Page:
THEY will make it back home just in time for a bit of Christmas dinner.
The ship’s company of HMS Diamond are racing back to Portsmouth to see their loved ones after being stood down as the Royal Navy’s Gulf guardian.
The Type 45 destroyer has been on deployment for six months but is expected home on Friday, four days before Christmas Day.
The navy’s newest operational warship has spent most of her time away working with US carrier battle groups to put her air defence roles to the test.
Lieutenant Commander Mark Headley, HMS Diamond’s air warfare officer, said: ‘Operating with the carrier strike groups was among the most professionally satisfying work I have ever had in the Royal Navy.
‘The interaction has been of immense value not just for our future operations alongside our partner nations but also in preparation for our own carriers coming into service.’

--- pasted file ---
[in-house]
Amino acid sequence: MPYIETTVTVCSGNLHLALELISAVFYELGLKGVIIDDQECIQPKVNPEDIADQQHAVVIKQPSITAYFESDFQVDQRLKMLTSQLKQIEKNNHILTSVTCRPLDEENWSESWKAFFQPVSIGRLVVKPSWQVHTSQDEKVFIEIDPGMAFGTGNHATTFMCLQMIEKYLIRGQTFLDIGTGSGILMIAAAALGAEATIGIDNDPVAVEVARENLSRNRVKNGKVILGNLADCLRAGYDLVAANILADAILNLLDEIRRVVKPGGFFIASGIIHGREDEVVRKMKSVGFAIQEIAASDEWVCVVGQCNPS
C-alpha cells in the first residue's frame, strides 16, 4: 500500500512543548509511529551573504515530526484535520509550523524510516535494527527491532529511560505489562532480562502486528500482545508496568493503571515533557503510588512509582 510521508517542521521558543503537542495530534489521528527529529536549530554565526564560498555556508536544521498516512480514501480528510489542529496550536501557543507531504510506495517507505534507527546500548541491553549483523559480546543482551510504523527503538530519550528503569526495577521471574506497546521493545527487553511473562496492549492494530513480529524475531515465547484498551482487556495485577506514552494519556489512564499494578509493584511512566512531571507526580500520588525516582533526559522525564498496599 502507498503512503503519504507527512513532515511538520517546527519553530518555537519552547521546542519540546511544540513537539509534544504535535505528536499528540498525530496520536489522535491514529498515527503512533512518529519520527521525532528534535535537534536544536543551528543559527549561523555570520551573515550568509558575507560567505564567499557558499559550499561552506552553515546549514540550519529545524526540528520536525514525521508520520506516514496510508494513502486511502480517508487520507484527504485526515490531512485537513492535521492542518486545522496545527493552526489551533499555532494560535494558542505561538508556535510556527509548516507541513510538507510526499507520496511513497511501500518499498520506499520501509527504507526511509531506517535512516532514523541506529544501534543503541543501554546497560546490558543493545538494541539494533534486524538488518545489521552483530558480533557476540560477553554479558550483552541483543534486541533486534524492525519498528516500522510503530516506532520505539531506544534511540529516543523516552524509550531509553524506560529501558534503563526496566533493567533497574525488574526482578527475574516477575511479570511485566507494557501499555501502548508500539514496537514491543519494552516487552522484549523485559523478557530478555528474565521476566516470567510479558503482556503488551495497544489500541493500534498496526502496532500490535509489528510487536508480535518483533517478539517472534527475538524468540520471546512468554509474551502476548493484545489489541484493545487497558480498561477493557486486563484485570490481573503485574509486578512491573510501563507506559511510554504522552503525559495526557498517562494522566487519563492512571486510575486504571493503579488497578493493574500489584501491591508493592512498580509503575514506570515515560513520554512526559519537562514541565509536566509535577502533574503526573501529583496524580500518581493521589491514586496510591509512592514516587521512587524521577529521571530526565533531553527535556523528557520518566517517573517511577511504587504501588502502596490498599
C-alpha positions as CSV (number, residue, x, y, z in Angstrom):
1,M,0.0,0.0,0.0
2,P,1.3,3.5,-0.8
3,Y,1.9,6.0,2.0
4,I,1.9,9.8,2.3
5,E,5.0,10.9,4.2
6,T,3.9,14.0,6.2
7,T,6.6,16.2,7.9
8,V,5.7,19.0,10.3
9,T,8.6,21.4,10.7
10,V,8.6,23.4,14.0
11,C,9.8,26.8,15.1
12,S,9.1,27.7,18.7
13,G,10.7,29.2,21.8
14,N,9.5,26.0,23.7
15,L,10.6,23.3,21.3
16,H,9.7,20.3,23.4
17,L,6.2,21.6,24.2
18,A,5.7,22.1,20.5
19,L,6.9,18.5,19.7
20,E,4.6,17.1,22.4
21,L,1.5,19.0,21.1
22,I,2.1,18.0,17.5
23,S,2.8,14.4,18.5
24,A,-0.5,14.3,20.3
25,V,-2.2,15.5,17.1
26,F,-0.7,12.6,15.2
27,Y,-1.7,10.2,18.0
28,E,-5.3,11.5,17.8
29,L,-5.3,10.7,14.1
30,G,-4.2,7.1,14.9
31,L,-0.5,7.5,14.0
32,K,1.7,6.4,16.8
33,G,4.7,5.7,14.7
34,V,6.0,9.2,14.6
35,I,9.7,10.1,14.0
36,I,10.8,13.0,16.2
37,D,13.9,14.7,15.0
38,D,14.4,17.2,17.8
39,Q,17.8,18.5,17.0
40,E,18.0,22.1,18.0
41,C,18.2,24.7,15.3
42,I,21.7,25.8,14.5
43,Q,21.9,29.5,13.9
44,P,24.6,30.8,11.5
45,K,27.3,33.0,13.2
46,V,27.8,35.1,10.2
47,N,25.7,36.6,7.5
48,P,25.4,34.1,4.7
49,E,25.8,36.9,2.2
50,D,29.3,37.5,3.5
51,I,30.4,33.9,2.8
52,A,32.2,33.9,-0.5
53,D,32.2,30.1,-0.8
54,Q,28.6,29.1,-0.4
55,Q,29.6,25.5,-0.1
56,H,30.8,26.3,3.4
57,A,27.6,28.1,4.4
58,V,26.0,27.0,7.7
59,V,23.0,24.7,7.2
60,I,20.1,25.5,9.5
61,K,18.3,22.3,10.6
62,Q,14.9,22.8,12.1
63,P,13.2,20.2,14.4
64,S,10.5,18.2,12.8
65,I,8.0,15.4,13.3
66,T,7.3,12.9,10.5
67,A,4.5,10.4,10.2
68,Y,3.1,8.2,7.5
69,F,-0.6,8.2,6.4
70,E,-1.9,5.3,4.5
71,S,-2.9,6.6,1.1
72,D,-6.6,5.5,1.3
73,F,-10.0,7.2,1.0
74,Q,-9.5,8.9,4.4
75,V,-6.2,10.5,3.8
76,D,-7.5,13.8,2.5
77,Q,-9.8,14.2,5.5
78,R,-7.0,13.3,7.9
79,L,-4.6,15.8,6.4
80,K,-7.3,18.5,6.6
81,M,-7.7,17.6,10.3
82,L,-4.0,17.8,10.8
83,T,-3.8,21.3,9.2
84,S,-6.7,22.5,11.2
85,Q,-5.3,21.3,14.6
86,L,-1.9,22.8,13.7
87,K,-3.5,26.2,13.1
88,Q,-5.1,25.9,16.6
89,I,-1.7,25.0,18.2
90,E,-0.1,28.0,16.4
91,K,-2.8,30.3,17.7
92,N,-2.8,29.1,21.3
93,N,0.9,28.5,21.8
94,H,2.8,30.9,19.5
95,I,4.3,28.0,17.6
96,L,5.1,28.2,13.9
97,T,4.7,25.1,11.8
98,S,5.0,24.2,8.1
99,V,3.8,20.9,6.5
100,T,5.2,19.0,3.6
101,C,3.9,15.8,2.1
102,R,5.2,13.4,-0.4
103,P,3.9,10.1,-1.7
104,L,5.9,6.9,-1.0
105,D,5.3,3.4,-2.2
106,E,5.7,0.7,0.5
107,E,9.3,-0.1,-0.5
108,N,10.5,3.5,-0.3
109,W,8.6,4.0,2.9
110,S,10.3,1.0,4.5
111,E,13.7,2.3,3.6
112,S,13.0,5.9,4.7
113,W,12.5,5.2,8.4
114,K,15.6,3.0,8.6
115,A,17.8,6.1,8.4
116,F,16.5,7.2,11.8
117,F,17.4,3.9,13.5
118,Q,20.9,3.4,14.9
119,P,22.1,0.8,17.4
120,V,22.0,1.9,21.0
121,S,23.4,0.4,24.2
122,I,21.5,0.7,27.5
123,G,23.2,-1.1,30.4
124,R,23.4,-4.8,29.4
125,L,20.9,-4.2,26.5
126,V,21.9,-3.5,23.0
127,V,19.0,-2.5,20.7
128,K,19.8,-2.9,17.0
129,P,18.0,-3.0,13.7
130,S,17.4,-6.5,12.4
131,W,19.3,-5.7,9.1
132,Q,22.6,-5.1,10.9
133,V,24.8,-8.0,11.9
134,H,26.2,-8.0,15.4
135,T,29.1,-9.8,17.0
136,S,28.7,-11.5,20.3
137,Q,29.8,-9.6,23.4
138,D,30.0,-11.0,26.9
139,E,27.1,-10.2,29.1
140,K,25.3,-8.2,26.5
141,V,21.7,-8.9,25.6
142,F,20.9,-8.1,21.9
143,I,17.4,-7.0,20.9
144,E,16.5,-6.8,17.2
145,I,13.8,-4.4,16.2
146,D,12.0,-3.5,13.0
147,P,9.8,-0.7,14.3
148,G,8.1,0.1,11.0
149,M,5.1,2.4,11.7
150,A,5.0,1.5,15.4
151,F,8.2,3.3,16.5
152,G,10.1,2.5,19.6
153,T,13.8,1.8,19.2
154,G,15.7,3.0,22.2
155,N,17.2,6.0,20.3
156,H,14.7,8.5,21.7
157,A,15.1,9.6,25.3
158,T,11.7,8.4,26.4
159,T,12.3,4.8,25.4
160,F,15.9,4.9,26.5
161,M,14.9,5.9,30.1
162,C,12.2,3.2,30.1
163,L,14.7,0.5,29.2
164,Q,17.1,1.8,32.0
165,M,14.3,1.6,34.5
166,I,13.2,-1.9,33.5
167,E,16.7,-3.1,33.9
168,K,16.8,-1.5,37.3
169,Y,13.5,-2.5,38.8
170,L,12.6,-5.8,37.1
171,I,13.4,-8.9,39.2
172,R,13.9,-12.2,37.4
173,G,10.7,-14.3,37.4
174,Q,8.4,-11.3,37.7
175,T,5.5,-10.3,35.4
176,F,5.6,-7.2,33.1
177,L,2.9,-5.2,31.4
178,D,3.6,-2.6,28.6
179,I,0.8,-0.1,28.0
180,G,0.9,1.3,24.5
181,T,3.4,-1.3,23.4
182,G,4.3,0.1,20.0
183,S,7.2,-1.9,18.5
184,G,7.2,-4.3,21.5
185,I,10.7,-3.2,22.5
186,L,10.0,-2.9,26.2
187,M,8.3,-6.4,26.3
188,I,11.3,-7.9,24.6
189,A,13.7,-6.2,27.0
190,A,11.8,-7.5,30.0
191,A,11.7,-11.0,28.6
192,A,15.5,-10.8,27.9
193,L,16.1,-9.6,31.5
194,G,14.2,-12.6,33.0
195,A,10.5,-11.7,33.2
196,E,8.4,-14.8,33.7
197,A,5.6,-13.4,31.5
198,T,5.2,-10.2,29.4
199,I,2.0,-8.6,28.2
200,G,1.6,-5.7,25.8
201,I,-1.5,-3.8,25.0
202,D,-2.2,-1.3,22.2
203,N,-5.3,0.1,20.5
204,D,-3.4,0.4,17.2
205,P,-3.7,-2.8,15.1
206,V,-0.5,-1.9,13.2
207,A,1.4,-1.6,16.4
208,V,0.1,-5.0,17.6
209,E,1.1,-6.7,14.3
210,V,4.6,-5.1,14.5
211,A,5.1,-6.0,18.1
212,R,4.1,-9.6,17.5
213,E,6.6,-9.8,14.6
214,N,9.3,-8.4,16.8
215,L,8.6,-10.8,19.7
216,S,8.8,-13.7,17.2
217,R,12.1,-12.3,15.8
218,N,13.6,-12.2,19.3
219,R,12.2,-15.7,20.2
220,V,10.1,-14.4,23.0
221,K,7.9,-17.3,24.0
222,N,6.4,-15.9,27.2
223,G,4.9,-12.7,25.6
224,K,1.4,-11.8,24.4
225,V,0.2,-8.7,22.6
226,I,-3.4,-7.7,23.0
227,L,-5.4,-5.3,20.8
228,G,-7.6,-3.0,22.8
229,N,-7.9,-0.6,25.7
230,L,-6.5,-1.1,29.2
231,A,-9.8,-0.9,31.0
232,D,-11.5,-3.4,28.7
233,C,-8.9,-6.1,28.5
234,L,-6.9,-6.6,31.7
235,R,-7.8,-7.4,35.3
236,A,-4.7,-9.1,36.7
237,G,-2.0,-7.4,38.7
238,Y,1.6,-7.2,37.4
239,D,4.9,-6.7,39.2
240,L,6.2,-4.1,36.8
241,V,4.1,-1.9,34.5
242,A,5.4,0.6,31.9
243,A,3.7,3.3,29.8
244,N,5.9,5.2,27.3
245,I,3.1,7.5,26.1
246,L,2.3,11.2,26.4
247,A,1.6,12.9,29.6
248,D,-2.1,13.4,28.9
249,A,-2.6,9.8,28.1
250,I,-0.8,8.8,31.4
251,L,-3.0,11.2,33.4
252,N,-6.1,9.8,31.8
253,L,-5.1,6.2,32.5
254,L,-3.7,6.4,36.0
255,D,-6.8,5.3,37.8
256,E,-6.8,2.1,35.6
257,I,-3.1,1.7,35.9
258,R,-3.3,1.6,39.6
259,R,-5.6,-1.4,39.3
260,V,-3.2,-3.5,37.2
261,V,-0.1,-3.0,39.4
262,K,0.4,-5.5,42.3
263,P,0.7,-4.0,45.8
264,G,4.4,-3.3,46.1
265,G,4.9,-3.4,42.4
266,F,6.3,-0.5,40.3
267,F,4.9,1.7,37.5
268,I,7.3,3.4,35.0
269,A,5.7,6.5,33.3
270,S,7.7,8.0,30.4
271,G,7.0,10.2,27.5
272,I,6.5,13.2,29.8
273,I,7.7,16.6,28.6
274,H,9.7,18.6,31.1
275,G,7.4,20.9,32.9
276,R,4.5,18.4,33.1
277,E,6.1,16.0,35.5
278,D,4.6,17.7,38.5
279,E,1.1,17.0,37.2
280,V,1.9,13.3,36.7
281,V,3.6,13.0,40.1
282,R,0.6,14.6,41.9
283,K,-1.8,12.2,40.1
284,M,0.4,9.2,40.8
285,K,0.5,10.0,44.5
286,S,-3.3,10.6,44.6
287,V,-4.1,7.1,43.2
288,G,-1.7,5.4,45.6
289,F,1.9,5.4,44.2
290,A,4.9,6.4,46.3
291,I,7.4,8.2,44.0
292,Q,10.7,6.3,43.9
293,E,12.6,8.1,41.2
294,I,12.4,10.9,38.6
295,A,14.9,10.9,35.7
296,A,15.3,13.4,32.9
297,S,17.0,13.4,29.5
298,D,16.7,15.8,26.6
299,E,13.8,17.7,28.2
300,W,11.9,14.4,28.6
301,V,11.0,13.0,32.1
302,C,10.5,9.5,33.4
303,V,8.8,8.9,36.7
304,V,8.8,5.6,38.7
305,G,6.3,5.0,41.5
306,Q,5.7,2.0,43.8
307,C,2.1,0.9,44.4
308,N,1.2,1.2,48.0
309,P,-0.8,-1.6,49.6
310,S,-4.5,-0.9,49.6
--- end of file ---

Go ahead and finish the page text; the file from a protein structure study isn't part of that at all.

HMS Diamond has been on her inaugural deployment as the Gulf guardian, a role which involves keeping an eye on the safety and security of merchant shipping in the region.
More than three million barrels of oil pass through the Bab al-Mandab Strait every day, making it a vital route for supplies of energy to Britain.
HMS Diamond and her five sister ships were built to defend task groups from air attacks.
To put this role to the test the ship’s company worked alongside three mighty aircraft carriers of the US Navy – USS Enterprise, USS Dwight D Eisenhower and USS John C Stennis.
Taking the destroyer’s place is Devonport-based HMS Monmouth, a Type 23 frigate.
HMS Monmouth’s executive officer, Trish Kohn, said: ‘We have a serious job to do over the coming months, however we will of course be thinking of all our families and friends at home, particularly over the Christmas period.’